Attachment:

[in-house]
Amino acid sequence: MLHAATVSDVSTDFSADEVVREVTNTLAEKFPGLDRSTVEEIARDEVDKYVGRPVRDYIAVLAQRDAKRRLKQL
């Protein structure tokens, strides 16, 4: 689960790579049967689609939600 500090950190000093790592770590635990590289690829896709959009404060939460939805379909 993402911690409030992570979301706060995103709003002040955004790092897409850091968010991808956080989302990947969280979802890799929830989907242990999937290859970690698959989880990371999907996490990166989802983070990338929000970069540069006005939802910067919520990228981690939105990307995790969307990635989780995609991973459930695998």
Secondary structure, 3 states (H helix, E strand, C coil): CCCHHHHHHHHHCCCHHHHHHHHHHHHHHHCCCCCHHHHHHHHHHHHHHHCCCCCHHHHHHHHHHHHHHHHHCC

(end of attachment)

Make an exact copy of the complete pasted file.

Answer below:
[in-house]
Amino acid sequence: MLHAATVSDVSTDFSADEVVREVTNTLAEKFPGLDRSTVEEIARDEVDKYVGRPVRDYIAVLAQRDAKRRLKQL
């Protein structure tokens, strides 16, 4: 689960790579049967689609939600 500090950190000093790592770590635990590289690829896709959009404060939460939805379909 993402911690409030992570979301706060995103709003002040955004790092897409850091968010991808956080989302990947969280979802890799929830989907242990999937290859970690698959989880990371999907996490990166989802983070990338929000970069540069006005939802910067919520990228981690939105990307995790969307990635989780995609991973459930695998």
Secondary structure, 3 states (H helix, E strand, C coil): CCCHHHHHHHHHCCCHHHHHHHHHHHHHHHCCCCCHHHHHHHHHHHHHHHCCCCCHHHHHHHHHHHHHHHHHCC